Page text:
Welcome to Episode 104

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Improved Jaundice Screening Can Protect Newborns

Children of Working Mothers Have Unhealthier Lifestyles

Health Experts Support Tools to Prevent Preterm Birth


Tip of The Week- Care and Interventions of Newborn Jaundice

Most preterm and almost 50% of full term newborns present with jaundice, a yellow discoloration of the skin and sclera of the eyes. The yellowish hue comes from bilirubin, a substance produced from break down of red blood cells, when it reaches a blood level greater than approximately 2.5 mg/dL. This bilirubin is excreted in the stool via the liver, in the case of infants, this process takes more time resulting to accumulation in the skin. Jaundice appearing about 2-3 days after birth, called physiologic jaundice is normal in newborns,however, interventions like phototherapy should be instituted to help the infant’s body excrete the excess bilirubin.

There are also disorders that can cause bilirubin levels to increase in newborns like blood type incompatibilities, prematurity, polycythemia, etc. If left unresolved, bilirubin may continually increase and cause serious complications such as cerebral palsy, deafness, and kernicterus ( brain damage from very high bilirubin levels).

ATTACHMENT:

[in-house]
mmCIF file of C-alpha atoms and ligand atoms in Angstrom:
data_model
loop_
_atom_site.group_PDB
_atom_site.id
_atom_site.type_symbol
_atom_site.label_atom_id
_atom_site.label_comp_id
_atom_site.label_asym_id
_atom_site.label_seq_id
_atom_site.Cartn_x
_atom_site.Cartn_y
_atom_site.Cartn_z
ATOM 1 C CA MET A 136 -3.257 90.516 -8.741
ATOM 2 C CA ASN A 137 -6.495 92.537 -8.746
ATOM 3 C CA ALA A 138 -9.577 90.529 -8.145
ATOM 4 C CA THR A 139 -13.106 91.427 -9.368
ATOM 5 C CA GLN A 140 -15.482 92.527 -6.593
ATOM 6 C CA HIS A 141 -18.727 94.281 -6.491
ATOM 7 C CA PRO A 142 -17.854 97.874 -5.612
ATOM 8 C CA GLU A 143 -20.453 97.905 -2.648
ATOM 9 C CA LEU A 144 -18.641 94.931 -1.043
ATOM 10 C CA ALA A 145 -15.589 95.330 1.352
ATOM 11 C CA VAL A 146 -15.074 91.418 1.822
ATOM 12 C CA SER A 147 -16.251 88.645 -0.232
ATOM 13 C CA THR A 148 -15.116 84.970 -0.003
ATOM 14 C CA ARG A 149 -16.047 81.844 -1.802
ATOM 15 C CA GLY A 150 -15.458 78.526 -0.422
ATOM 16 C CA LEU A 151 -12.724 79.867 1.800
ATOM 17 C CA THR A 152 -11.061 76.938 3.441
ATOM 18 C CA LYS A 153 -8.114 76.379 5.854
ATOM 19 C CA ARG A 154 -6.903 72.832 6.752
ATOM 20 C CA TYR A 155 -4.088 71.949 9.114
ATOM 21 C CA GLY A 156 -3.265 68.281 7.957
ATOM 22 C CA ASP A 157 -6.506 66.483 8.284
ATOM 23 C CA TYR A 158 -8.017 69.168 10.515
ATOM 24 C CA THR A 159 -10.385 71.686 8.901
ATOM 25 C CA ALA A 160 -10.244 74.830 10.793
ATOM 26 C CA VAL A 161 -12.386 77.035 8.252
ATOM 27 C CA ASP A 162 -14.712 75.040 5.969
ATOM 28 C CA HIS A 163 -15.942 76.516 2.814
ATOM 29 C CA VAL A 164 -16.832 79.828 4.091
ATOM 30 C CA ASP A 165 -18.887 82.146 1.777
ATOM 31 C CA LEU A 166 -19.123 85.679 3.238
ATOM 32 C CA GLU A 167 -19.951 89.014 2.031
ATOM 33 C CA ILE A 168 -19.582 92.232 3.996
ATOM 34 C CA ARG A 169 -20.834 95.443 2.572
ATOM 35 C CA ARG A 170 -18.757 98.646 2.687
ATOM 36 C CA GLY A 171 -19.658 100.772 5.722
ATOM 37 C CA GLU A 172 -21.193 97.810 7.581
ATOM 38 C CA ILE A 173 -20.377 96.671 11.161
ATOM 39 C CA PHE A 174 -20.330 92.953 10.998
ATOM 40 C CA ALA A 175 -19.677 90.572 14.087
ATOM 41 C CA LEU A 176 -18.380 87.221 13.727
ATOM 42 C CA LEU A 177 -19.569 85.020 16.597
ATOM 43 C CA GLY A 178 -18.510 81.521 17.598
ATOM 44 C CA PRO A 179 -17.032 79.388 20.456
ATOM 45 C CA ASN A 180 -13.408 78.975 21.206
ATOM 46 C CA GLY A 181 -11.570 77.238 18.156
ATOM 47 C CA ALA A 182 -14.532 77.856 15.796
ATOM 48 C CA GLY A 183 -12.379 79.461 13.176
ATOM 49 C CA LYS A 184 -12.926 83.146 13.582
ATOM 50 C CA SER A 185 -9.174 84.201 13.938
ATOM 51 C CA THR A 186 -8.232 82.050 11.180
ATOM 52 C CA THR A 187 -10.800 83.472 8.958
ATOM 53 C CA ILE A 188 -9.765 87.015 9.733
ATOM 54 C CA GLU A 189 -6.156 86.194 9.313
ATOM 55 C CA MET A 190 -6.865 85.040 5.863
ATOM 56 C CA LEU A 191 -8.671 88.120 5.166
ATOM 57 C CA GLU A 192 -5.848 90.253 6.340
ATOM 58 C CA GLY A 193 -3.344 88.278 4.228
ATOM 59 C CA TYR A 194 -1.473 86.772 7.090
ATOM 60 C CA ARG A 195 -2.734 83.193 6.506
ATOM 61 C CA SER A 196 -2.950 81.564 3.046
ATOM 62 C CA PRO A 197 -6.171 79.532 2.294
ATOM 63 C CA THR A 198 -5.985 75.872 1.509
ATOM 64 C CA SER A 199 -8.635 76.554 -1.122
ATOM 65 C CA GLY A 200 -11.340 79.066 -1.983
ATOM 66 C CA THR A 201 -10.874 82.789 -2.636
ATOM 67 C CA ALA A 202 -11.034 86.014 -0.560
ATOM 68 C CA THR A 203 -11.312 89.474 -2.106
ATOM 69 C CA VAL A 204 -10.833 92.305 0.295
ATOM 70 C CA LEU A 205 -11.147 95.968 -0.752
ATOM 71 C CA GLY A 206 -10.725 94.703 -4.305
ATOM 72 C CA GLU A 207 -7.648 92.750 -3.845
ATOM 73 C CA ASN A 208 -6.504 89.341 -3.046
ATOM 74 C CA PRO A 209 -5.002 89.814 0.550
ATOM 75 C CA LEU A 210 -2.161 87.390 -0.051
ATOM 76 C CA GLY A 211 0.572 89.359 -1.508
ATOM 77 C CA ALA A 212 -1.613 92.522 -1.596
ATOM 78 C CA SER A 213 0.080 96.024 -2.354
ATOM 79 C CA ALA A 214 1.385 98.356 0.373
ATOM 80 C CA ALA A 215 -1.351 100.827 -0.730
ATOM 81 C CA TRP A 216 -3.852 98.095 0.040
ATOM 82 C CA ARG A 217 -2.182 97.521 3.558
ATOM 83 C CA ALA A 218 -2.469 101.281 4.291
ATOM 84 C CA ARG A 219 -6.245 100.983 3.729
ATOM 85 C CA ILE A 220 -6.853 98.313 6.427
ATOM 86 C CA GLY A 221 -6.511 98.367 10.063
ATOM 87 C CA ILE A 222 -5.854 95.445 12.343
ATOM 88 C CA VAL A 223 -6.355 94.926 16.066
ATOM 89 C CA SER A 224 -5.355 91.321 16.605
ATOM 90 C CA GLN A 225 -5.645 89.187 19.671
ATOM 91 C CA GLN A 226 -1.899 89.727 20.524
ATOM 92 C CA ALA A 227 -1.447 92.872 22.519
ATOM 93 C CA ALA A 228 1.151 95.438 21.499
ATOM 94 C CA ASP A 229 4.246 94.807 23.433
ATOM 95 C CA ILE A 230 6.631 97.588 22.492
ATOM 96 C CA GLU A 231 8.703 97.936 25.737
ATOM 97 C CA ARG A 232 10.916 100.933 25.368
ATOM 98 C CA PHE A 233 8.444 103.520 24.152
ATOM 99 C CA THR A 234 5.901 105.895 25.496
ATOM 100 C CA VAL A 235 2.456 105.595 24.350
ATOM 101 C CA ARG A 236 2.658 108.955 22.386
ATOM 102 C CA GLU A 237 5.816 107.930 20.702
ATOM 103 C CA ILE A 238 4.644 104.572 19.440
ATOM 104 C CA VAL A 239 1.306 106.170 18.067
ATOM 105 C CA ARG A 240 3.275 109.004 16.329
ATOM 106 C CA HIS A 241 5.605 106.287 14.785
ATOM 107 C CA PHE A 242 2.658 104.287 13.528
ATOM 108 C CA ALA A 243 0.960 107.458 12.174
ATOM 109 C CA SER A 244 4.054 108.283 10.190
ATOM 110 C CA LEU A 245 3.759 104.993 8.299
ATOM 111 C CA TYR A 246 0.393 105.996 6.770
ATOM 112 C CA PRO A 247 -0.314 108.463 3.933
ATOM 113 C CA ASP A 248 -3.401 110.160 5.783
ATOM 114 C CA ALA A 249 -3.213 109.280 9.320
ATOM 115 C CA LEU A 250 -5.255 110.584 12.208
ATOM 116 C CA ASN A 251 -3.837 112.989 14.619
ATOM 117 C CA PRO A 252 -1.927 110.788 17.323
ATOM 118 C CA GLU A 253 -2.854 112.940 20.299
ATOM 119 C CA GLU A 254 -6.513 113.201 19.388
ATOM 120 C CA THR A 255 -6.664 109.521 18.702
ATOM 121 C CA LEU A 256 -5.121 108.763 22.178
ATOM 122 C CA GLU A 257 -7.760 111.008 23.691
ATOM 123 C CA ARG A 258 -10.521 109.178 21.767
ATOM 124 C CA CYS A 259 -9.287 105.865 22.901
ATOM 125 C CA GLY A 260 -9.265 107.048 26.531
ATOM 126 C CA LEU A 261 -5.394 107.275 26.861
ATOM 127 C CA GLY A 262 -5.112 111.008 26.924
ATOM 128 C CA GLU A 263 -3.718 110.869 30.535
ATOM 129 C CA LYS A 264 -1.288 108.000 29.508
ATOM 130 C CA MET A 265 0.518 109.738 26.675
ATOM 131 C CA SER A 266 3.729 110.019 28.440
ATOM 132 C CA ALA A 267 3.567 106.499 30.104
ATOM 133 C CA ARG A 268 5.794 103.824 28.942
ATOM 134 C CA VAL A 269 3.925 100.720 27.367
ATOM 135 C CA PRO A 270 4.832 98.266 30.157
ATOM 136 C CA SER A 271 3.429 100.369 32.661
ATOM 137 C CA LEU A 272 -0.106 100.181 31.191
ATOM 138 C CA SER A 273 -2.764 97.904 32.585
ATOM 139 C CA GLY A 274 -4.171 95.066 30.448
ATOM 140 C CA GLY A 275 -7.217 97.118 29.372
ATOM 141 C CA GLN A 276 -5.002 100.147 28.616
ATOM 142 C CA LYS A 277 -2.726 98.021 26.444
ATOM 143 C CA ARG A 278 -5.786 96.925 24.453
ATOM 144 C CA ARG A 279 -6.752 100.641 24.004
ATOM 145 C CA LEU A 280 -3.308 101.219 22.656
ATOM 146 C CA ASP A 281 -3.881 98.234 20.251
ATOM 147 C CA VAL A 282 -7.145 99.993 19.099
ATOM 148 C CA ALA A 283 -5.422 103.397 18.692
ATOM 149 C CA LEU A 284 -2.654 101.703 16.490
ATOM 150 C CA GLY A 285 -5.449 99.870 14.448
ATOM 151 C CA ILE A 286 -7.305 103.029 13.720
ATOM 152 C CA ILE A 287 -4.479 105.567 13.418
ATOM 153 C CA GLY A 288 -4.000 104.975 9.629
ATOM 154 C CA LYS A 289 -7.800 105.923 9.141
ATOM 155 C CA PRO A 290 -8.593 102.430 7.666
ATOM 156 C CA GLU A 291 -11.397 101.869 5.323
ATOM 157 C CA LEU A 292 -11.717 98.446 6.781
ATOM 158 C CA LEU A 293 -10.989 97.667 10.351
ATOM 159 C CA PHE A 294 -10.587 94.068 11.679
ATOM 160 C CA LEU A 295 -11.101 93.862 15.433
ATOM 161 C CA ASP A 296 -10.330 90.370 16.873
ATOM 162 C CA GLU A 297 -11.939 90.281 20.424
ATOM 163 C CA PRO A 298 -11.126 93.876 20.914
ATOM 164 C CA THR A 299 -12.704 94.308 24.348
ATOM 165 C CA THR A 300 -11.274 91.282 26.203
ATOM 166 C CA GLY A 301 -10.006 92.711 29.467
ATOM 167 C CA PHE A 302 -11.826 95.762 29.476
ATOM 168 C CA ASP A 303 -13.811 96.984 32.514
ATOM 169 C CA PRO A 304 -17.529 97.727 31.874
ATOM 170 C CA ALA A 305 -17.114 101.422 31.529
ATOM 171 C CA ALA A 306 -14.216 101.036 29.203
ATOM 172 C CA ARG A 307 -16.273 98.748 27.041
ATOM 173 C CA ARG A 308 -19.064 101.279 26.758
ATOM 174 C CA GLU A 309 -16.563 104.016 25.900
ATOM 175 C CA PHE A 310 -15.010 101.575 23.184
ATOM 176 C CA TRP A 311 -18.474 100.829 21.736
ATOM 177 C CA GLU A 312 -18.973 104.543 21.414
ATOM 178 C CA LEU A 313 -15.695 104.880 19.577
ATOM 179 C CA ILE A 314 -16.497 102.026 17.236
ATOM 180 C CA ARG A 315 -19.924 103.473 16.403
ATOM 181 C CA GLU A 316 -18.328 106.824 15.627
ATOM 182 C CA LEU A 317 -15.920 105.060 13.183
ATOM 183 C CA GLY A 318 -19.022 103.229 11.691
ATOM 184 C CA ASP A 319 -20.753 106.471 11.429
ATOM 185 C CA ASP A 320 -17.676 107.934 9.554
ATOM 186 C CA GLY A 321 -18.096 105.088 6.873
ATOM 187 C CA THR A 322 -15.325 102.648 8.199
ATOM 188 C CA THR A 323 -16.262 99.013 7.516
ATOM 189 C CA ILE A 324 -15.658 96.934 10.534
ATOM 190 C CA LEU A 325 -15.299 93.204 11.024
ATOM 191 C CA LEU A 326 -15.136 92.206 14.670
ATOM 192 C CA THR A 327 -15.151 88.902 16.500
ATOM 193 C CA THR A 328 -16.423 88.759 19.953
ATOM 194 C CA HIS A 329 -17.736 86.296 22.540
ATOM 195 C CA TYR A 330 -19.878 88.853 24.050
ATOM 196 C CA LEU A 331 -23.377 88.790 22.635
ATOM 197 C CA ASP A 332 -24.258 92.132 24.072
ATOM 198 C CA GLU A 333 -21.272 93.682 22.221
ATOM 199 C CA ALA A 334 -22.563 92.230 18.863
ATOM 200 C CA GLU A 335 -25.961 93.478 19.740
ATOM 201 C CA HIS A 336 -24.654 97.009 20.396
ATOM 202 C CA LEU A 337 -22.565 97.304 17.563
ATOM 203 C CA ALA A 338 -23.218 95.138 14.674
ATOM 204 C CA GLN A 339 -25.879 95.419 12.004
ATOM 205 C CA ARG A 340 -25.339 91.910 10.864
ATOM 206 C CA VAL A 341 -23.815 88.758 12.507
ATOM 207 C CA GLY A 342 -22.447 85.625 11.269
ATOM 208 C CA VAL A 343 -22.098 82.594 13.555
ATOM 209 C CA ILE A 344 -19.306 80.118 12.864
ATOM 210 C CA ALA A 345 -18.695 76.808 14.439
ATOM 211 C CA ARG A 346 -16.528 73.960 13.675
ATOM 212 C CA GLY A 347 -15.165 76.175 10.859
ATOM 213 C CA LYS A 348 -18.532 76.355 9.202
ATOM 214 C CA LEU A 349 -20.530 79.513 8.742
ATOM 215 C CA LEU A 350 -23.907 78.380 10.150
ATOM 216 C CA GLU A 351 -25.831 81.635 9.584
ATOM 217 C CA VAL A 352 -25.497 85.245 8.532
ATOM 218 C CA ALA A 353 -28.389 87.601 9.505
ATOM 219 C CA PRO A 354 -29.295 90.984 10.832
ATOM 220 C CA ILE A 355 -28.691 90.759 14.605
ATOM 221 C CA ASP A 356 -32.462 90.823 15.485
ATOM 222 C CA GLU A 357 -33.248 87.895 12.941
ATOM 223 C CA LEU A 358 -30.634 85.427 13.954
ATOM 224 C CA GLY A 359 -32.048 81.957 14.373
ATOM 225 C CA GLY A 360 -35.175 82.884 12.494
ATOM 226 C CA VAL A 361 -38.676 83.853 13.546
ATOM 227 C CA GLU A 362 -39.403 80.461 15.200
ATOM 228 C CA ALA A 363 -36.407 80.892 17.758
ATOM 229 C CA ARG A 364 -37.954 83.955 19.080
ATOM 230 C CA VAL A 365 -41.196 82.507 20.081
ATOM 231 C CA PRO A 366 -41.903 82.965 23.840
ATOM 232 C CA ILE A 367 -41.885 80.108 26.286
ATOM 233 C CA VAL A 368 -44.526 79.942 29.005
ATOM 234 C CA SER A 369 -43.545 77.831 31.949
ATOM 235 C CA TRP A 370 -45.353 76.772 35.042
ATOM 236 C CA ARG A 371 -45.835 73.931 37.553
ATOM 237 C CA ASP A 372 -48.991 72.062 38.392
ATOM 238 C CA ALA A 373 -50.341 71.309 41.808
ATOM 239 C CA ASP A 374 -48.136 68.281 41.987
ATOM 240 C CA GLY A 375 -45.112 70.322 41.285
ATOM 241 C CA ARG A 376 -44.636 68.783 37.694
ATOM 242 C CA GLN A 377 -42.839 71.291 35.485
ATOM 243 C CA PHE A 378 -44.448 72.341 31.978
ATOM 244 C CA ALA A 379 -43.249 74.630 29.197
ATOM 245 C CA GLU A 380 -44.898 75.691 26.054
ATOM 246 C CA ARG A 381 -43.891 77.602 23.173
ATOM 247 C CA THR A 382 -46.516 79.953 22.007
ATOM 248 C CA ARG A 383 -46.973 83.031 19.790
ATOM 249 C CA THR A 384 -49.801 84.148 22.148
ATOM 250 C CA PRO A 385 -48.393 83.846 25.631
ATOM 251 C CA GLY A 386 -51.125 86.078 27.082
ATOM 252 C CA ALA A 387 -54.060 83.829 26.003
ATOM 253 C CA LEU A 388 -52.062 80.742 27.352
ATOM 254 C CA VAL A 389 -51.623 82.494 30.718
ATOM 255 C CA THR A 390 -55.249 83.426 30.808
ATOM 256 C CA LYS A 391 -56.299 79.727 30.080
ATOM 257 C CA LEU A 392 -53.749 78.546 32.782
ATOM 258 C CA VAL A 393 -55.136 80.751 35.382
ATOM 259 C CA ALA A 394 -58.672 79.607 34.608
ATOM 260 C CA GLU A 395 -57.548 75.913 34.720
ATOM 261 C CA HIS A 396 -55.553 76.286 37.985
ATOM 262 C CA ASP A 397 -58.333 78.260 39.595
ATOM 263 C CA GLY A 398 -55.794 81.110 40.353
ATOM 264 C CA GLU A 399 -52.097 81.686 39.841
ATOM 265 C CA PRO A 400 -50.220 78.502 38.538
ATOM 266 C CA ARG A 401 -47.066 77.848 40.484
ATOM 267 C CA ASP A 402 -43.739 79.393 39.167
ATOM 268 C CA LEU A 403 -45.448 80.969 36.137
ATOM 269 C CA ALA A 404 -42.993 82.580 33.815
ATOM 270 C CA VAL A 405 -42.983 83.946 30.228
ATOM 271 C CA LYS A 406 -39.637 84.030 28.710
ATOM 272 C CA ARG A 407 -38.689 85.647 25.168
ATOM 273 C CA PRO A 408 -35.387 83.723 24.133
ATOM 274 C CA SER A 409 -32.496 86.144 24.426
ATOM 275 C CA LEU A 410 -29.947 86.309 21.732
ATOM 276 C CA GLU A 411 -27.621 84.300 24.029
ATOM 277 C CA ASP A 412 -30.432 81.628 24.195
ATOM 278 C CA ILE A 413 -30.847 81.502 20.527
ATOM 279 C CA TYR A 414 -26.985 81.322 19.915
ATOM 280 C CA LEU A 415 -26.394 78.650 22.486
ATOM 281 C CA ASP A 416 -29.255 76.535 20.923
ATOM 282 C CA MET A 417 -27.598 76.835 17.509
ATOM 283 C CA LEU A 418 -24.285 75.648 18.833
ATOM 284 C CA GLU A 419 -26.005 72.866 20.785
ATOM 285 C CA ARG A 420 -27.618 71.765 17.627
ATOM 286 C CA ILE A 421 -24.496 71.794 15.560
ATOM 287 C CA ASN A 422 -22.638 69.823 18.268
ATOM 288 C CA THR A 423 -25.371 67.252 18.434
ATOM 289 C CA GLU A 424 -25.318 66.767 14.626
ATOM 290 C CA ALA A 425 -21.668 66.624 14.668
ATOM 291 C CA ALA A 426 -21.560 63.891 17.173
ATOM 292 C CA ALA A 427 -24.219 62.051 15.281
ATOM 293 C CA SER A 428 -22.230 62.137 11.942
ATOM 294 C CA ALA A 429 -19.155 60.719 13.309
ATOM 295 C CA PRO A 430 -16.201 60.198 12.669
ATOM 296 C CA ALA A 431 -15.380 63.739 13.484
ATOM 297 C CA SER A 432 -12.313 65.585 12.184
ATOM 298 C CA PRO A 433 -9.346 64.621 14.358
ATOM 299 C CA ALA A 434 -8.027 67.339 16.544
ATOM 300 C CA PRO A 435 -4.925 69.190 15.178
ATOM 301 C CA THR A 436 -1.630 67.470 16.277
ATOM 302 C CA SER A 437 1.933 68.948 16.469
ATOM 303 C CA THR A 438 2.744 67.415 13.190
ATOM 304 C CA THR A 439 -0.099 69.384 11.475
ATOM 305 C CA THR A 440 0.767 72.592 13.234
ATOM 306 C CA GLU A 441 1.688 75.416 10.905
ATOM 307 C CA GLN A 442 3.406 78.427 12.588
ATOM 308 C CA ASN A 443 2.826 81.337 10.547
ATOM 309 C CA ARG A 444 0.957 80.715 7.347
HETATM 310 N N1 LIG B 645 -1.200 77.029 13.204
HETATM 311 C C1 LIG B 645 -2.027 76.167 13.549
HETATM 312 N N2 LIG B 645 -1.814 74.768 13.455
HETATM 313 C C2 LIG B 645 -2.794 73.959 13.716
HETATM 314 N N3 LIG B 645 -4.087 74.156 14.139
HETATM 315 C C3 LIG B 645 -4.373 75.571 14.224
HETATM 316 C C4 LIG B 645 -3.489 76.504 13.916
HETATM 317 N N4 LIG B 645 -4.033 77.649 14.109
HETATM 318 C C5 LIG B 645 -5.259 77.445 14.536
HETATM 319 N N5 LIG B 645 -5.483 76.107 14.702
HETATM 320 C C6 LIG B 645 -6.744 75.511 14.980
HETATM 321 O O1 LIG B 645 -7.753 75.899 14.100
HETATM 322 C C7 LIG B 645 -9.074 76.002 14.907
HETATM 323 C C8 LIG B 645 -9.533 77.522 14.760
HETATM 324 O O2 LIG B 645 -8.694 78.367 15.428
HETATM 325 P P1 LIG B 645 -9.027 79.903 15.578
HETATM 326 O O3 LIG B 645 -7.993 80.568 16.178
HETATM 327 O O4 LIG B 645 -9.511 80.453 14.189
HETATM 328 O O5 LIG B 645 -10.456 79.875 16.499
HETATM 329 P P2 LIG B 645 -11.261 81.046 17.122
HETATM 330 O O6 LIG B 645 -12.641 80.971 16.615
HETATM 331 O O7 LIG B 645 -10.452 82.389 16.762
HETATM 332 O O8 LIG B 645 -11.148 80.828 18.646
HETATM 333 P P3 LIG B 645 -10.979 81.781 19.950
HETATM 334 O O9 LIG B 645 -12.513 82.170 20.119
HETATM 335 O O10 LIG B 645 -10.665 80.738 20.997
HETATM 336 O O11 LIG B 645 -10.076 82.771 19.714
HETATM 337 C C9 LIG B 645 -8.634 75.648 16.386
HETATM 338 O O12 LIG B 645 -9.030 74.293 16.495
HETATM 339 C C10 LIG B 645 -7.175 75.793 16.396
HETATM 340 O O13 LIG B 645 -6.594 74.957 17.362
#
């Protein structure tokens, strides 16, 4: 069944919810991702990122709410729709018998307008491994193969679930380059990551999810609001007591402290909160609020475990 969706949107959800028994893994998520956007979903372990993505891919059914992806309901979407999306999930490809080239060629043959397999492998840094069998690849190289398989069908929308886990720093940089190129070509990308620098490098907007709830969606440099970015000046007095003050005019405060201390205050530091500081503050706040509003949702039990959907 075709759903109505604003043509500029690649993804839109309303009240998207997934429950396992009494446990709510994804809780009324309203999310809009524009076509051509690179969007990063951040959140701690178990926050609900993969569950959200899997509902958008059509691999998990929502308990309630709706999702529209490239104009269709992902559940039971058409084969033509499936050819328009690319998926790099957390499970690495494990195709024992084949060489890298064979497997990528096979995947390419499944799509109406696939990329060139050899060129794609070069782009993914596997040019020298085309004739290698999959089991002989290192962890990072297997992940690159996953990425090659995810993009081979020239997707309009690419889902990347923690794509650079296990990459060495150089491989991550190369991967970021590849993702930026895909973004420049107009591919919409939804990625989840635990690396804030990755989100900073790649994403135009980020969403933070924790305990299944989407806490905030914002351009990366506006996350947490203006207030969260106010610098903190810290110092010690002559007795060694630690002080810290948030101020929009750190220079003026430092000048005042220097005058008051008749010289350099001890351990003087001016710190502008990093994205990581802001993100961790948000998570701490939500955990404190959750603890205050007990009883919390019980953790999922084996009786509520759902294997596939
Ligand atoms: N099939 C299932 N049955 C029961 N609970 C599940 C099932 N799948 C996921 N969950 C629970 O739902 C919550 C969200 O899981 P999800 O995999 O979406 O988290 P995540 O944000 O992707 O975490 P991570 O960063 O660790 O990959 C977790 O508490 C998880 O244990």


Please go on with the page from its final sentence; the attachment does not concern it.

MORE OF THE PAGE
Infants receiving phototherapy, the first line intervention for jaundice, requires special attention to avoid chilling or burning of the skin. Intake and output should be monitored and carefully documented, including continuous assessment for skin breakdown and bilirubin lab values should always be updated. Serum bilirubin levels above 25 mg/dL or higher at any time is a medical emergency and the infant should be evaluated immediately for exchange transfusion.

For more on nursing care of newborn jaundice, follow links below

Blood Bilirubin Levels

Newborn Jaundice by NIH Medline

eMedicine Article on Newborn Jaundice


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